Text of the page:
By the time of the Russian Revolution, the café had disappeared except in the memory of Leningrad intellectuals. When glasnost came to Russia in 1986, Vladimir Sklyarsky, a theater director, descended into the old Stray Dog basement. “It was full of water and rats,” recalls his wife, Evgenia Aristova. “I thought it was Utopian to think about restoring it.”
The undaunted Sklyarsky, who was ill the day I visited, managed to enlist colleagues, along with arts students and preservationists, to his cause. He stripped the café’s walls to bare brick, and in a whitewashed passageway encouraged St. Petersburg artists to draw caricatures, scrawl autographs, write a line of verse. It took 15 years, but in 2001 the Stray Dog reopened.
Most nights now there’s a poetry reading, a one-man play or a musical performance. The night I was there, three actors staged a stark, biographical drama surveying the life of the poet Osip Mandelstam, a contemporary of Akhmatova’s who perished in Stalin’s camps. The little basement room was full of people, young and old, holding hands, sipping drinks, smoking furiously and applauding the performers.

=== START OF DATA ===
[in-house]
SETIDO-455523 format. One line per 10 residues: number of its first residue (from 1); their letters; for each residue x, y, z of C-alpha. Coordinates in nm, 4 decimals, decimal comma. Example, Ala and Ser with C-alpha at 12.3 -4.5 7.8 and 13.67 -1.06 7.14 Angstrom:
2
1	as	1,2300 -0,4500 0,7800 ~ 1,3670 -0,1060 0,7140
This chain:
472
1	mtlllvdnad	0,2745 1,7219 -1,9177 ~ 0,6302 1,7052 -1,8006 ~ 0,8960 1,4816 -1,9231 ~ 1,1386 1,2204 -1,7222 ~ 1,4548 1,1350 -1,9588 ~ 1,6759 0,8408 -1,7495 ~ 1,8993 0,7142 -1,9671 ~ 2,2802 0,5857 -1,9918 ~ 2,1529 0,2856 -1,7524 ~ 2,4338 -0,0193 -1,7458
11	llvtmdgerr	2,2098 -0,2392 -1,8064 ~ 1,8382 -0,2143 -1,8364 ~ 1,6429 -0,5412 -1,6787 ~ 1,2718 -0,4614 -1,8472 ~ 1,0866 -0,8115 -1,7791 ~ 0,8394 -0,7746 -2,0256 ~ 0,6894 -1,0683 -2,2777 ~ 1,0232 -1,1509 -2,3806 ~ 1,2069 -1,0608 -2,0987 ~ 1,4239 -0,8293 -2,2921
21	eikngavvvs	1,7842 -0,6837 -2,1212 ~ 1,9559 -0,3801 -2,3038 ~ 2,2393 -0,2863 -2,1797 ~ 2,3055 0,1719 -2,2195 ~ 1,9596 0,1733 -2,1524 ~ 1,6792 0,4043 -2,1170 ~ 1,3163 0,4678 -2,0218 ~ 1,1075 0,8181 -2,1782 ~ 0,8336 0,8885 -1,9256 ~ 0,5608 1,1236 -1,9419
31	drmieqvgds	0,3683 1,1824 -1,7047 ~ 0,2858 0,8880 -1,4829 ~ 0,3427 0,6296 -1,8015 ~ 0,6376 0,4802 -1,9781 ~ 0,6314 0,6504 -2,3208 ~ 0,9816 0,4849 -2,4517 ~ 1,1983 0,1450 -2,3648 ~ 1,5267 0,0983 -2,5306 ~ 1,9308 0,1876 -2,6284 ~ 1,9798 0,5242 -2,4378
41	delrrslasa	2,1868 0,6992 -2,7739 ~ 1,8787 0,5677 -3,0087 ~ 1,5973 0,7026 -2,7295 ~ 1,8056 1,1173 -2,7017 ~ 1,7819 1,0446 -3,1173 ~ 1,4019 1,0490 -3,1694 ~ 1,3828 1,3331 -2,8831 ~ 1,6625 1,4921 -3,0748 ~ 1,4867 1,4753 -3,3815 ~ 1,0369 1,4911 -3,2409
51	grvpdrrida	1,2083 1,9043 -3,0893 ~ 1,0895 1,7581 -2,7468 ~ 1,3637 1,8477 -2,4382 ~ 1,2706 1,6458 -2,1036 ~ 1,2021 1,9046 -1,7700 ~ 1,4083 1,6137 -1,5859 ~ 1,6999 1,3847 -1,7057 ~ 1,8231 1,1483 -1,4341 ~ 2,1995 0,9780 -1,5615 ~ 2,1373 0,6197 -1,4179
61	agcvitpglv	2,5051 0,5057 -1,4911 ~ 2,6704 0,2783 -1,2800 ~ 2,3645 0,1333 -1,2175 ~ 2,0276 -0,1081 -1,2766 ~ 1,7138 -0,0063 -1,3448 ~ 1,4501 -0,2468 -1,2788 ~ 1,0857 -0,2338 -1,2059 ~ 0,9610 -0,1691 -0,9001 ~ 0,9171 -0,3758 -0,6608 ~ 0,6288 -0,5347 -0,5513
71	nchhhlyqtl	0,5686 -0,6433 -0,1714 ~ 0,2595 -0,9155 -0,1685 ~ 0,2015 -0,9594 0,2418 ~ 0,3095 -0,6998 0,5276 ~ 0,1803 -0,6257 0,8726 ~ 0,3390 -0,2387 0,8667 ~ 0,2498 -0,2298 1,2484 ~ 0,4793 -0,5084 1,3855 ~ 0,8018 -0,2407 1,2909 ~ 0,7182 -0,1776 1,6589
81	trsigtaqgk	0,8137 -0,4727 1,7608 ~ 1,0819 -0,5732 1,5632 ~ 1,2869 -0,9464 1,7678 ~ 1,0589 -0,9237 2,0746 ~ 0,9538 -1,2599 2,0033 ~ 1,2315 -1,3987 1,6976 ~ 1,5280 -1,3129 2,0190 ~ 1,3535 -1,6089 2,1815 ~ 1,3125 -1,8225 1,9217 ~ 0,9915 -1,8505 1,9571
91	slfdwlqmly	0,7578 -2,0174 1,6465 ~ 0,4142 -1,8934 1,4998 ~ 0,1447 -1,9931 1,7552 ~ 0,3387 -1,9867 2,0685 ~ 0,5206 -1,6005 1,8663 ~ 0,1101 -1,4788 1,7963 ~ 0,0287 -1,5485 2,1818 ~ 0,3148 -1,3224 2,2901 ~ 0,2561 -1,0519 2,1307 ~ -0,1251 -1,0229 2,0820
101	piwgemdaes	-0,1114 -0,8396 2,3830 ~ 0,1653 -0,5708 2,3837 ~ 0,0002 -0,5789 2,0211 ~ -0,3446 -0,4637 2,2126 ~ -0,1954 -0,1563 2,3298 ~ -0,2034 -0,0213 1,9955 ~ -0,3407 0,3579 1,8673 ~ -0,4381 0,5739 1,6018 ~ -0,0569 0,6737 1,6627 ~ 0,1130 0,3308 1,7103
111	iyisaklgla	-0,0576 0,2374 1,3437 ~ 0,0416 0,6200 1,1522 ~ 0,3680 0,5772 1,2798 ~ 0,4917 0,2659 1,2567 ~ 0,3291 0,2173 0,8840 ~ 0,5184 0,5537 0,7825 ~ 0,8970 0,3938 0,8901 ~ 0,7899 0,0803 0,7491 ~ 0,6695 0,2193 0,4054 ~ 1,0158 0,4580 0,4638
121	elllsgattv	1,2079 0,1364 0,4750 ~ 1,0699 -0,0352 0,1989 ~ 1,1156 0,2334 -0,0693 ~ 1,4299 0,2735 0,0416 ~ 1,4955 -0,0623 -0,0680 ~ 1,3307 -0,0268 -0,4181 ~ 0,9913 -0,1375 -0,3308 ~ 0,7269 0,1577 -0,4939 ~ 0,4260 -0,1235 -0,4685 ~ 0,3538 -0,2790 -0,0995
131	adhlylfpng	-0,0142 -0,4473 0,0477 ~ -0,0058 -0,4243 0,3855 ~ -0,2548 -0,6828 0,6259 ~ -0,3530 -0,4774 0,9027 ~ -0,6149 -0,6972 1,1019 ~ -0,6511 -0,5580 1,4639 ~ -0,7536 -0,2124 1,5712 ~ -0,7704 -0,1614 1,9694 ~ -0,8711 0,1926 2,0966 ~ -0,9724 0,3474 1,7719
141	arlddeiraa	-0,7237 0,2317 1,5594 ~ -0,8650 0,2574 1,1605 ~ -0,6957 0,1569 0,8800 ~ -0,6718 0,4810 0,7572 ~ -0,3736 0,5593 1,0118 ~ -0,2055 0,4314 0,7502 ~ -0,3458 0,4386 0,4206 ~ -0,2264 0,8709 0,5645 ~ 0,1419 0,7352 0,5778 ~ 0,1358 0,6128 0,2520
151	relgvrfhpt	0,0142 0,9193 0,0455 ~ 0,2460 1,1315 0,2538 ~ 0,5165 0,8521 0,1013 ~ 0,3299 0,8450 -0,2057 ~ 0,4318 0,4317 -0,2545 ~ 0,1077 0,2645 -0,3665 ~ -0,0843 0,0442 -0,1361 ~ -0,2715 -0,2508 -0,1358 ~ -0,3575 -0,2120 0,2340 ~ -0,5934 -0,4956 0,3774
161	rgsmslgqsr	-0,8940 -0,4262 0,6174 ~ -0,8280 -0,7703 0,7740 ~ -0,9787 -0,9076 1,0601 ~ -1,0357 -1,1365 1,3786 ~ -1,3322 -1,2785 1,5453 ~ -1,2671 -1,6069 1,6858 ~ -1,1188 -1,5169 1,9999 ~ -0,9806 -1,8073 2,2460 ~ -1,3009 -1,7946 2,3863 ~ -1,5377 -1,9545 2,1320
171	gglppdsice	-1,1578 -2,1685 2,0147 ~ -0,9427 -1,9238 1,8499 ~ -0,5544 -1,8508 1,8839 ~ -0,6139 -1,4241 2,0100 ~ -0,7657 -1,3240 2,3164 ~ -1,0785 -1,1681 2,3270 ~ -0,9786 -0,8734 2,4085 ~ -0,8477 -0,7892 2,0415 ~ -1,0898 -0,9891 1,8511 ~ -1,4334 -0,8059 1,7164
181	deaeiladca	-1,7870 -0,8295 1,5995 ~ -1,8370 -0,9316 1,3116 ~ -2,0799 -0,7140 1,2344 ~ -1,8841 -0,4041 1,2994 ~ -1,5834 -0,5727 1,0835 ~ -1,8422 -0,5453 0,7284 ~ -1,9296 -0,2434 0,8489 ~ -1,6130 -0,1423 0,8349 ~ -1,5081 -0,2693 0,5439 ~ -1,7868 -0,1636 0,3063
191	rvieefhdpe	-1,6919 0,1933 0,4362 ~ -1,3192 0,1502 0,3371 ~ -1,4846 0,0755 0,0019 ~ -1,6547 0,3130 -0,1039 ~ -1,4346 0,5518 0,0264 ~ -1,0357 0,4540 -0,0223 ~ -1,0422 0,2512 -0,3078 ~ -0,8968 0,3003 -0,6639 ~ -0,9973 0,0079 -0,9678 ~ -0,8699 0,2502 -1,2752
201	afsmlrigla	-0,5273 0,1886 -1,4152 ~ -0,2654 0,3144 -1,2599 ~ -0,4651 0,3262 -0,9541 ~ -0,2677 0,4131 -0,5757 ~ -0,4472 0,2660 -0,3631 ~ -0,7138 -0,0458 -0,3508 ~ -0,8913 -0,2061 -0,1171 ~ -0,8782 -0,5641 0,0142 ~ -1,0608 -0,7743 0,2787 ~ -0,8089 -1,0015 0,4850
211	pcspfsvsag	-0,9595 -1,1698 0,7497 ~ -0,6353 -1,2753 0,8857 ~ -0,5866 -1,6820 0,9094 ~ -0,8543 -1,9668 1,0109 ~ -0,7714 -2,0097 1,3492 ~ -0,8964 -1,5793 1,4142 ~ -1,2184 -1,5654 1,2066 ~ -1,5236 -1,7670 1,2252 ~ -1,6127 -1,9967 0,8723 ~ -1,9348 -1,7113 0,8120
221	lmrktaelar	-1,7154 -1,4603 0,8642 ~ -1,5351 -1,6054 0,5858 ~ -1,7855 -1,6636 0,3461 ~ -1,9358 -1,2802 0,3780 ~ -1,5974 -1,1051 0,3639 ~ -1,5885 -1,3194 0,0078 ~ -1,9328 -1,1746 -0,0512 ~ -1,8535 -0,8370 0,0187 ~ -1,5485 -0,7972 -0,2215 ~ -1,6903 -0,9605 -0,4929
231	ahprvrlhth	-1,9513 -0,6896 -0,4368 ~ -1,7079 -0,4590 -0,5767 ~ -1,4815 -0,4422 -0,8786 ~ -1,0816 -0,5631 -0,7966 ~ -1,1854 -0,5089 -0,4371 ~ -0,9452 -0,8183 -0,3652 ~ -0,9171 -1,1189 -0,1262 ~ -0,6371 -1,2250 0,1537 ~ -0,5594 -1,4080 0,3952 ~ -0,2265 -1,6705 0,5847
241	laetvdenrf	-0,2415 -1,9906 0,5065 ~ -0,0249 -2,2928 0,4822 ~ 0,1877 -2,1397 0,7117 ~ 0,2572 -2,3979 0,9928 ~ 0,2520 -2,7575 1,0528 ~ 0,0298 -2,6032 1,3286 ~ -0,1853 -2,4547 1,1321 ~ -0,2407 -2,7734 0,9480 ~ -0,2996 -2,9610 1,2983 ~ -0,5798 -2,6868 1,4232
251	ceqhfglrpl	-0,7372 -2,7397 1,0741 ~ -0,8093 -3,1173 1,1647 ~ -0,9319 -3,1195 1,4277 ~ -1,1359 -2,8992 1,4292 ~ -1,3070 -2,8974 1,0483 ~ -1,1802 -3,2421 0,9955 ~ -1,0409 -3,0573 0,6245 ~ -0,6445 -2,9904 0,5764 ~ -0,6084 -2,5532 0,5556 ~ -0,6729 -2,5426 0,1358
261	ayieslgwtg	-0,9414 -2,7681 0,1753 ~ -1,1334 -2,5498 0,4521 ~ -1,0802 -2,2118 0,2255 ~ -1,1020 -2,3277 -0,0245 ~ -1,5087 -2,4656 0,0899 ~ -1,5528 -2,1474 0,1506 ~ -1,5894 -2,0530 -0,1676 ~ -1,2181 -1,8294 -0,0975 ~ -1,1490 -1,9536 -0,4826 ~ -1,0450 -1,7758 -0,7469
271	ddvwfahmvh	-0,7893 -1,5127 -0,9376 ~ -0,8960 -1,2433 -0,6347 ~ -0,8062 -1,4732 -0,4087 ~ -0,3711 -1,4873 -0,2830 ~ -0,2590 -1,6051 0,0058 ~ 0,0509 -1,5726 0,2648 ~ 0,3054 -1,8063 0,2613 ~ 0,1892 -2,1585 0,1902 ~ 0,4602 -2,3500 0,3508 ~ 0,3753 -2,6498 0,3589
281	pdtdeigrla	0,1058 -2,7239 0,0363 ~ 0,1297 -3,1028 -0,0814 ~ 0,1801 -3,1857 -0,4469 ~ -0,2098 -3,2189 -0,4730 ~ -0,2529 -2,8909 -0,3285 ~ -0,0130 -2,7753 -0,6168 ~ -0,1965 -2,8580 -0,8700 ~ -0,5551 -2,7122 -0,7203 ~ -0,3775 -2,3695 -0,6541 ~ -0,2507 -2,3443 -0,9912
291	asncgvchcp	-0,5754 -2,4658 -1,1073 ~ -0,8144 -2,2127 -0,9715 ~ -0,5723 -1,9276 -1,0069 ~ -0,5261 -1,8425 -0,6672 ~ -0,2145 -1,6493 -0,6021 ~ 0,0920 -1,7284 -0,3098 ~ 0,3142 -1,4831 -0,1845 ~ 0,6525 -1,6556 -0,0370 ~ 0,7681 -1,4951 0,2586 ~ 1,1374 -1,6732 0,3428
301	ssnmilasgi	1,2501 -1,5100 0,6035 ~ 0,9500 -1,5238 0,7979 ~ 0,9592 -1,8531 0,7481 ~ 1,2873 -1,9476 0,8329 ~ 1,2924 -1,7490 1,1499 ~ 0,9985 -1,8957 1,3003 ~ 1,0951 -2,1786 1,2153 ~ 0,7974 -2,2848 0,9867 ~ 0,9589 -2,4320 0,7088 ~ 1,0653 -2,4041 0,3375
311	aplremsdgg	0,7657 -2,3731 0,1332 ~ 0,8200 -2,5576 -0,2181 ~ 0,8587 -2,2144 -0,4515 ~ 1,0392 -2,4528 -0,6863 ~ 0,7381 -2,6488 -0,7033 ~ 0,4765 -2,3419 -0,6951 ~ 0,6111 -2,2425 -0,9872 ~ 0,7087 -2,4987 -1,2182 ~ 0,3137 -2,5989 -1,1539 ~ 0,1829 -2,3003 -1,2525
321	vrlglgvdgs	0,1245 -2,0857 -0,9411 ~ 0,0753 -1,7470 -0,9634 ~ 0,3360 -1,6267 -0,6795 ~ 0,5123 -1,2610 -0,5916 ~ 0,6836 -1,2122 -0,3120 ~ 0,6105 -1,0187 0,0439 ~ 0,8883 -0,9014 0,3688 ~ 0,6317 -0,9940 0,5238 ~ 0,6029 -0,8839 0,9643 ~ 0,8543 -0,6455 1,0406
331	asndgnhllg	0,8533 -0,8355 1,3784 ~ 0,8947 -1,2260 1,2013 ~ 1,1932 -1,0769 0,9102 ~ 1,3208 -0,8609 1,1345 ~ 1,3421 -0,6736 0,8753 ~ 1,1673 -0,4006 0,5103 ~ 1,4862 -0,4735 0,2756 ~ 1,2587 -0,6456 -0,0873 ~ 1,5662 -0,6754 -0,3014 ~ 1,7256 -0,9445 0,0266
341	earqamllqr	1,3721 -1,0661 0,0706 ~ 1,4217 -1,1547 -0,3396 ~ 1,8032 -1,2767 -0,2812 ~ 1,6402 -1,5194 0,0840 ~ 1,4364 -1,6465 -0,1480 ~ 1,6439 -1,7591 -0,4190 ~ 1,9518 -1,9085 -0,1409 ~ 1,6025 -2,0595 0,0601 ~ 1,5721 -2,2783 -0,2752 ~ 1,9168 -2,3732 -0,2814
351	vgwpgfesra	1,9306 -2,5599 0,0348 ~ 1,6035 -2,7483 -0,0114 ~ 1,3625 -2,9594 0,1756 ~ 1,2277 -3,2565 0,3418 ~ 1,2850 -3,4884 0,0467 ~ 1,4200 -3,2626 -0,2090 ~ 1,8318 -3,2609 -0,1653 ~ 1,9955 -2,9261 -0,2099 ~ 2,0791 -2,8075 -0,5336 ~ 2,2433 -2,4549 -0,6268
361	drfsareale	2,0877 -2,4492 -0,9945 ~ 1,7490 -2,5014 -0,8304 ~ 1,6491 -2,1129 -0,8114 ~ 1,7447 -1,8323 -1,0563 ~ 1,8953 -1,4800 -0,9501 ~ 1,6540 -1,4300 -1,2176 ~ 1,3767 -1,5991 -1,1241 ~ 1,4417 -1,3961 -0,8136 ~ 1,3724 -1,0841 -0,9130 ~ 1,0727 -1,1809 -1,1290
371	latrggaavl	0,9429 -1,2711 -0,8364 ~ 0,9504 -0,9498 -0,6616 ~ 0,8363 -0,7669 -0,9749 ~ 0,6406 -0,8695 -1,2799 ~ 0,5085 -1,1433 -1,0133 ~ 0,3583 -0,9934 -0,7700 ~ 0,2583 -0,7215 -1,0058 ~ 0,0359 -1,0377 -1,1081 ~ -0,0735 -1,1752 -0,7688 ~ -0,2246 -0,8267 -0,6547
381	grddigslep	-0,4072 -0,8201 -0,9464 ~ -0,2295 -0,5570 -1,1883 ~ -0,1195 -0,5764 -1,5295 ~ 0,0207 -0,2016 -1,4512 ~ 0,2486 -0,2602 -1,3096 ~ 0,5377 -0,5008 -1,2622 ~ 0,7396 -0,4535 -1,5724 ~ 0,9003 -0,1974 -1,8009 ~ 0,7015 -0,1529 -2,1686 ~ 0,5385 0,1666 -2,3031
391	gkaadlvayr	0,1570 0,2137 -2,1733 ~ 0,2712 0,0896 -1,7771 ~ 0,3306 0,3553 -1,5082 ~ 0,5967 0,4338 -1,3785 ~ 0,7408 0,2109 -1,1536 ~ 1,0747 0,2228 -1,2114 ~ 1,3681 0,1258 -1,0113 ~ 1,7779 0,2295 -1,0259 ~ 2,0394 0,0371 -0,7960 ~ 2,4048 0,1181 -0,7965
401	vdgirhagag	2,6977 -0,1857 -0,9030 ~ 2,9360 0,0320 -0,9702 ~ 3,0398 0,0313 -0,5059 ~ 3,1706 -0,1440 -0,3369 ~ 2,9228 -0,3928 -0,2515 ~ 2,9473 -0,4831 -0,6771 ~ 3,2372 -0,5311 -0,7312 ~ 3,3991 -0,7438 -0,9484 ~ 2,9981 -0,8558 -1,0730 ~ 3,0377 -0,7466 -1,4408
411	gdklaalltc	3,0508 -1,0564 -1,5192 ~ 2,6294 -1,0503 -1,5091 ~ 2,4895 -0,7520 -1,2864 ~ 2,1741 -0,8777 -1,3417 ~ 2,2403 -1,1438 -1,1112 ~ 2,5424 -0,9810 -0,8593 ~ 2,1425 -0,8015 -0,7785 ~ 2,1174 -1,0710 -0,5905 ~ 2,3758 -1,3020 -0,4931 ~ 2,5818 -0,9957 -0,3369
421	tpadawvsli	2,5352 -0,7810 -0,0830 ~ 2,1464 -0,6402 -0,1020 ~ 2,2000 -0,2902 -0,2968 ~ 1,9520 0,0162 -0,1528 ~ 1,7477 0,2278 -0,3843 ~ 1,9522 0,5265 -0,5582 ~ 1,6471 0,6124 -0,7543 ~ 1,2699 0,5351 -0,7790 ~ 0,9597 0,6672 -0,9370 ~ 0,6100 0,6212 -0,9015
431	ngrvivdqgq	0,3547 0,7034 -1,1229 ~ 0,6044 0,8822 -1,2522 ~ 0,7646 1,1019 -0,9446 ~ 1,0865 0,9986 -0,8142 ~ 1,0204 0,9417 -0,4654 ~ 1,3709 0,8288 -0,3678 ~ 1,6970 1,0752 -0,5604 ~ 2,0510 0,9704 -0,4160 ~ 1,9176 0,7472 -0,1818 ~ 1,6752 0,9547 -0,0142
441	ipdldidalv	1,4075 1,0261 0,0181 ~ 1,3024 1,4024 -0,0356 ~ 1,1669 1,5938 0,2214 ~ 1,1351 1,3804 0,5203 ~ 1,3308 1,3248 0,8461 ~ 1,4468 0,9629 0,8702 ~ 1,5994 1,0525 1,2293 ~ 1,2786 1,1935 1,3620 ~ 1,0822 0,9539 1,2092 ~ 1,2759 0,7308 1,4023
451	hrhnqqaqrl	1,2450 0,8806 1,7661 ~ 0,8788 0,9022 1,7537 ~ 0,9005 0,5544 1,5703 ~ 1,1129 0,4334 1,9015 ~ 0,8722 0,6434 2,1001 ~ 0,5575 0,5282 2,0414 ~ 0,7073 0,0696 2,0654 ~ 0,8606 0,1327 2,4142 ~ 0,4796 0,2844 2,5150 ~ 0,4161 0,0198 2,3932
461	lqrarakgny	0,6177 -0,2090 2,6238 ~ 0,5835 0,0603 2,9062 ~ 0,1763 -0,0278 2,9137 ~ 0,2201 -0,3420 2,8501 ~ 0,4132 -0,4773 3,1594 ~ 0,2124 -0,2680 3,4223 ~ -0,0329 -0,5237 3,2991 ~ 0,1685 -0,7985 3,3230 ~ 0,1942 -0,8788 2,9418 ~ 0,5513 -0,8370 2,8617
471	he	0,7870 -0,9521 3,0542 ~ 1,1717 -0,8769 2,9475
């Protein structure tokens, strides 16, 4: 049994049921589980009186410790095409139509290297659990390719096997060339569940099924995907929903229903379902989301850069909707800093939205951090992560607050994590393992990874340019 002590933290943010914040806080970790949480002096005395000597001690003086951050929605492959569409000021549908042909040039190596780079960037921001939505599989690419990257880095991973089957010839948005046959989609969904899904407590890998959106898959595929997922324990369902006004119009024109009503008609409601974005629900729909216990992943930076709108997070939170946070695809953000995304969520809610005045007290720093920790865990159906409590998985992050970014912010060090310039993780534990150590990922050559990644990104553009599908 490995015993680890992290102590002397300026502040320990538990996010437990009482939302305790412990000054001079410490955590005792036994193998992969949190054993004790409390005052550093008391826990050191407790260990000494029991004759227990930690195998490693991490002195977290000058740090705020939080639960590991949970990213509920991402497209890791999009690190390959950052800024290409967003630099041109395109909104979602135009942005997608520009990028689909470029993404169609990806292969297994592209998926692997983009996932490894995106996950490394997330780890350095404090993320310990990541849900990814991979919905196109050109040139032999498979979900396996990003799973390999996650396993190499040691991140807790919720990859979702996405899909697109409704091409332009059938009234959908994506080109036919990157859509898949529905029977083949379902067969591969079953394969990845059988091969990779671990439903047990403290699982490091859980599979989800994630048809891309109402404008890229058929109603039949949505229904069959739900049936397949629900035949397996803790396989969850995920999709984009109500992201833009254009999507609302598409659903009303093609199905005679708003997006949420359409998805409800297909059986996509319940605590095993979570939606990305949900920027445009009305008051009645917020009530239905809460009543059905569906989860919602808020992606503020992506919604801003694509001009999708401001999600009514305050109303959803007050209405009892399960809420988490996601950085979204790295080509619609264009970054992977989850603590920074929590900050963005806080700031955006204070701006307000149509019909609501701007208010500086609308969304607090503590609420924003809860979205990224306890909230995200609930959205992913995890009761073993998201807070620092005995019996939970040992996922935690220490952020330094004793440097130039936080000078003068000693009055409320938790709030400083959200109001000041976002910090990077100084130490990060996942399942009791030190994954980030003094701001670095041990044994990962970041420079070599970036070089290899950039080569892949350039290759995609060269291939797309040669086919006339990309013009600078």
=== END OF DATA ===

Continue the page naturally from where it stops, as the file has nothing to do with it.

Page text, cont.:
But by 9:30 p.m., the café was largely empty. “Poetry lovers can’t afford to eat and drink enough,” Evgenia Aristova sighed. Sometimes, she added, they bring their own vodka in pocket flasks, rather than buy drinks at the bar.
Founded in 1738, the VaganovaBalletAcademy has occupied the same creamy white-and-gold complex of neoclassical buildings since 1836. In 1957, the academy, whose graduates include such dance giants as George Balanchine, Nijinsky, Mikhail Baryshnikov, Rudolf Nureyev and Anna Pavlova, was renamed in honor of Agrippina Vaganova, the legendary teacher who presided there from 1921 to 1951. In her memoirs, Pavlova described the school as a “convent whence frivolity is banned and merciless discipline reigns.”